Nouri then warned that if the government goes on without gaining the consent of the majority of people, it is going to face a lot of problems.

Iran Human Rights Organization has confirmed the deaths of at least 469 citizens, including 63 children, during the nationwide protests. Meanwhile, HRANA news agency has reported the arrest of about 18,500 people in different cities of Iran.

According to different human rights organizations’ reports, at least 39 protesters are in danger of the issuance or enforcement of death penalty sentences.

The deadly crackdowns on the nationwide protests – which were triggered 3 months ago after the death of Mahsa Amini in morality police custody – have drawn widespread domestic and international condemnation.

Even political parties, groups and figures close to the Iranian government have warned against the government’s recent moves.

The Iranian authorities, including Supreme Leader Ali Khamenei, still double down on calling the protesters “rioters” who have taken to the streets under the influence of foreign governments and overseas media.

Aftab news

Radio Farda

At Least 65 Percent of Foreign Visits to Iran Cancelled During Recent Protests

According to the Iranian Ministry of Cultural Heritage, Handicrafts and Tourism, at least 65 percent of foreign visits to Iran have been cancelled after the recent nationwide protests in Iran.

Ali Asghar Shalbafian, deputy to the Ministry of Cultural Heritage, told ILNA news agency that “what is for sure is that more than 65 percent of foreign visits to Iran have been cancelled.”

Furthermore, recently the Hoteliers Association announced that due to the recent unrest in Iran, more than 85 percent of foreign tourists from European, American, and Asian countries have cancelled their trips to Iran.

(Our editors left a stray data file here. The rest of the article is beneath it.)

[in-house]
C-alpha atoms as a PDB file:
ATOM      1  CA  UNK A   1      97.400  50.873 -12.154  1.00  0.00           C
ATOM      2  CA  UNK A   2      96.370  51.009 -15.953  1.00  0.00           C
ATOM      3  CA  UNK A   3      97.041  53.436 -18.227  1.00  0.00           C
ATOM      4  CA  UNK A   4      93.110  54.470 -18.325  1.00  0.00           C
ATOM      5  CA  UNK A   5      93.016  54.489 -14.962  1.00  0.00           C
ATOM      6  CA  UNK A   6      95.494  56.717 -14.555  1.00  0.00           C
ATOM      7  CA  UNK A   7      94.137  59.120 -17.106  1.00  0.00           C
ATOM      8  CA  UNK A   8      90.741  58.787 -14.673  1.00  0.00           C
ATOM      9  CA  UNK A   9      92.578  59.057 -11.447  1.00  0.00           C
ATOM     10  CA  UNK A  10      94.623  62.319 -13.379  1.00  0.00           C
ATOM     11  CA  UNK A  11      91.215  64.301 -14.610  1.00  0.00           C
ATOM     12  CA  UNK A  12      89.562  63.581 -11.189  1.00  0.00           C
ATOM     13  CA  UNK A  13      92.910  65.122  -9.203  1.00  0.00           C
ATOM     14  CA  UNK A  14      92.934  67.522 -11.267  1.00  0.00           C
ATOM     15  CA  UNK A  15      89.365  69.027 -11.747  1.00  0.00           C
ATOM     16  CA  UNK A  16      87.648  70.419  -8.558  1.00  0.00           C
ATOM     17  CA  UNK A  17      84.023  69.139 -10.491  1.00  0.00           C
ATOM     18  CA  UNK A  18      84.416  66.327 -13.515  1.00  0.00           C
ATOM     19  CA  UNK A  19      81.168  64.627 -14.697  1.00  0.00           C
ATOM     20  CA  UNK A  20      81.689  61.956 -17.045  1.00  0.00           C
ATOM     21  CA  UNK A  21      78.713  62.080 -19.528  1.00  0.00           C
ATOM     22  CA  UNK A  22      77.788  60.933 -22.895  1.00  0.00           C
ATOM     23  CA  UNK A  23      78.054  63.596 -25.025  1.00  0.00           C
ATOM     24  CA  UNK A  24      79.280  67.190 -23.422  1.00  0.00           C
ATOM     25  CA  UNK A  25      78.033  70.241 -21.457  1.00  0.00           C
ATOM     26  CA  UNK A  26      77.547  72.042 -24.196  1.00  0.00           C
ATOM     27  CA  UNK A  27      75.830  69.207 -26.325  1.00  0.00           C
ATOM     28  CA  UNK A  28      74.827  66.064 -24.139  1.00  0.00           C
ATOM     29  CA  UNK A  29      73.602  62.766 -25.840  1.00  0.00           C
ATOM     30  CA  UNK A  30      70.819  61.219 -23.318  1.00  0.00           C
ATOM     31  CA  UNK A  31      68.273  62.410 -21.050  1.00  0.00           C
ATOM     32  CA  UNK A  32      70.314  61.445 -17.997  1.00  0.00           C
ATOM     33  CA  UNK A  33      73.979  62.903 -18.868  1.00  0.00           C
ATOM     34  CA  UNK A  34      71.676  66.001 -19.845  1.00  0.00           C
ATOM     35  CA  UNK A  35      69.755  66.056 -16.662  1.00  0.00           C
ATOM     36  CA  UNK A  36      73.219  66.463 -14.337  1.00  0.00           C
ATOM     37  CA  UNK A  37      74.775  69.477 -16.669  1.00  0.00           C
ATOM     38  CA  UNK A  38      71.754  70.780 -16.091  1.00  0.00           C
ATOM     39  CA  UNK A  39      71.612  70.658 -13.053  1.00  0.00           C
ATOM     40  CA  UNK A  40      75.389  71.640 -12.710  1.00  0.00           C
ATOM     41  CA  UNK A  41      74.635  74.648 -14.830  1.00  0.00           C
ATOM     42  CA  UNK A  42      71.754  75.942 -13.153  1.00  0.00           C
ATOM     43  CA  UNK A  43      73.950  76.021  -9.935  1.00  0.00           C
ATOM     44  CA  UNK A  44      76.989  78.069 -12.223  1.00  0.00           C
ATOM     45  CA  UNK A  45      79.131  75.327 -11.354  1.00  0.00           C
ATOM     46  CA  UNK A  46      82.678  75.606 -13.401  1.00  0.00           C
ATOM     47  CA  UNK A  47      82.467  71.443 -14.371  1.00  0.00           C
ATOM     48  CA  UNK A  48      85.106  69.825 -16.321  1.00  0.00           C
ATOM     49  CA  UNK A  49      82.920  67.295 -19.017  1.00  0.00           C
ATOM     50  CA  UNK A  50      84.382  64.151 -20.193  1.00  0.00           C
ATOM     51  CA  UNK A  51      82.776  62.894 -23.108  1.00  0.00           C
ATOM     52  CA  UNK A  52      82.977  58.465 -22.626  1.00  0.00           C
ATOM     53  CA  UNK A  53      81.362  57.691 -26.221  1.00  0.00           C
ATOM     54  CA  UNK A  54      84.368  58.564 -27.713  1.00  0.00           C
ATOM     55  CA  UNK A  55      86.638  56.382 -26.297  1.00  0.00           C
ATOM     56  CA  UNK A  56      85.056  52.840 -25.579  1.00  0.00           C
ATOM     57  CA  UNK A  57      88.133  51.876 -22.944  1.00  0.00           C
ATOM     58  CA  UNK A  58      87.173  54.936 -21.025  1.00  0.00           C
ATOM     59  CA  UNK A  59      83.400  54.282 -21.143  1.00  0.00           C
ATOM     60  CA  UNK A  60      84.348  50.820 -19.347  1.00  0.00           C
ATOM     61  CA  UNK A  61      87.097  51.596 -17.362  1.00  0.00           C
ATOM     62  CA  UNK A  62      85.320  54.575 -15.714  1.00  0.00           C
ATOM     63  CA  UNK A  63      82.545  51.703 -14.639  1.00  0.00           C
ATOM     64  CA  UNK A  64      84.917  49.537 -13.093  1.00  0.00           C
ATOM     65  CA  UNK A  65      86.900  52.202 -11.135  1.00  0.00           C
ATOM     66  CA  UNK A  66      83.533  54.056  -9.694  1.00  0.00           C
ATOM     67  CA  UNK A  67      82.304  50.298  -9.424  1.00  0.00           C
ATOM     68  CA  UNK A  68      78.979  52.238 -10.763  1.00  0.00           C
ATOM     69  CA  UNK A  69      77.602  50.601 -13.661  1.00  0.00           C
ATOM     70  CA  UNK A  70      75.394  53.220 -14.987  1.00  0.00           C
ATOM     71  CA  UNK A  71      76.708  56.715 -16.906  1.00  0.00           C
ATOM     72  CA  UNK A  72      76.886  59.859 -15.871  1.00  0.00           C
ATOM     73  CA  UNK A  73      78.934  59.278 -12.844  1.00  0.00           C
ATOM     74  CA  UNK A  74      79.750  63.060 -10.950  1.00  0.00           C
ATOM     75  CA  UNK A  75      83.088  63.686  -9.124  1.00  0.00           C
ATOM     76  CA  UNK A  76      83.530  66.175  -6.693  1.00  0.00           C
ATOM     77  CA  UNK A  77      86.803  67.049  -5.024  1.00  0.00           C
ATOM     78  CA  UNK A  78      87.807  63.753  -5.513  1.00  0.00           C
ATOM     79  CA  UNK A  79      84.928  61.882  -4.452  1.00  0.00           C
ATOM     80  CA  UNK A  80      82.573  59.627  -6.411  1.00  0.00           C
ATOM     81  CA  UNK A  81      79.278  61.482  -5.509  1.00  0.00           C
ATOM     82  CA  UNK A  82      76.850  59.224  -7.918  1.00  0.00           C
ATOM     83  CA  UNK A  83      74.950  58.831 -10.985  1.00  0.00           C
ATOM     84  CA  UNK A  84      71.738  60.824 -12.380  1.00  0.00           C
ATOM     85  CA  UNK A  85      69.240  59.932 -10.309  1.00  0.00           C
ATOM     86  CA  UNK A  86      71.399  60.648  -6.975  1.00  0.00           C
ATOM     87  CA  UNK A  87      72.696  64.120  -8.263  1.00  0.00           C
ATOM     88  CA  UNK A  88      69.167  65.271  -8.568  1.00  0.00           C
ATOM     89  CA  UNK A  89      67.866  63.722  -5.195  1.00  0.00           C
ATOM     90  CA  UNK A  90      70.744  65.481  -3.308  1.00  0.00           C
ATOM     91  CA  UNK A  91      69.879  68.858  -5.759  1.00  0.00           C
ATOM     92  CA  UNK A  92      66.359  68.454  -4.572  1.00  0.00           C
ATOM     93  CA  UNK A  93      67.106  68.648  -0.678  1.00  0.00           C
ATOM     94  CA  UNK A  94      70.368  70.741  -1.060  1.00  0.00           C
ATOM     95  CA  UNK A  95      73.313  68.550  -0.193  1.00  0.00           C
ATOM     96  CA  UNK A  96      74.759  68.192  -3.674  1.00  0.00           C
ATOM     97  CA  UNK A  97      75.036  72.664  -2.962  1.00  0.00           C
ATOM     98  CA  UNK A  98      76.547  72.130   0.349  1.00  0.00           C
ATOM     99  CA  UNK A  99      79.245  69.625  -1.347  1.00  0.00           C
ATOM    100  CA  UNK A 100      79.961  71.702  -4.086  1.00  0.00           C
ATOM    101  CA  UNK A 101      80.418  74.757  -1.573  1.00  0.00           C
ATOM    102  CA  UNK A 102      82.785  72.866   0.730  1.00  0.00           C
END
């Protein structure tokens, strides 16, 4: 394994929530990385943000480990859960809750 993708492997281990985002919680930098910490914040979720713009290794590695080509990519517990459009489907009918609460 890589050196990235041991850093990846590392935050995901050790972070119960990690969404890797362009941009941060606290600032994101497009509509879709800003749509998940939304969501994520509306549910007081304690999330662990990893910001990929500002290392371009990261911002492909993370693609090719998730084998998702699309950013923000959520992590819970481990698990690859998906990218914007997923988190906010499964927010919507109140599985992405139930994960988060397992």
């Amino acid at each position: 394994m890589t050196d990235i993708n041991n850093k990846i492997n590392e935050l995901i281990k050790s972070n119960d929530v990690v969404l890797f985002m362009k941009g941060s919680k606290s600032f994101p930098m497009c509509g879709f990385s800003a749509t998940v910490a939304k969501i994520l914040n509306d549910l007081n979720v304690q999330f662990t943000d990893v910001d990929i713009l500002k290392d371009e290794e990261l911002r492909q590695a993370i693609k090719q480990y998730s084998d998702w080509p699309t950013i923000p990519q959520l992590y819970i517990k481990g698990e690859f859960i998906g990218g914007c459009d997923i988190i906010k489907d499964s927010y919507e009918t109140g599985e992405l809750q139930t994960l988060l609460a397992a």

Some organizations in charge of tourism in Iran have announced that Germany, Spain, Brazil, and Australia have cancelled their trips to Iran.

Most tourists entering Iran are from neighboring countries including Iraq; last year, according to official statistics, 1,957,000 people travelled to Iran while most of these trips were from neighboring countries.

According to Shalbafian, the number of tourists from neighboring countries like Iraq too have dropped but he attributed this to the beginning of the new academic year.

Iranian officials involved in the tourism industry have for decades blamed “negative advertising and Iranophobia” for the lack of interest among foreign tourists to go to Iran. The main obstacle, however, has been the lack of social freedoms and the possibility of arbitrary arrests of foreign citizens, particularly dual nationals, which has intensified in recent years.

In recent years, Iran has removed visa requirements for certain countries to attract more tourists, but compared to neighboring countries like the UAE and Turkey, it has not been successful in attracting foreign travelers.

Iran had high hopes that during the recent World Cup in Qatar, it might obtain a share in this big market, but after the recent nationwide protests, tourists changed their minds about staying in Iran and cancelled their bookings.

BBC Persian

Editorial Team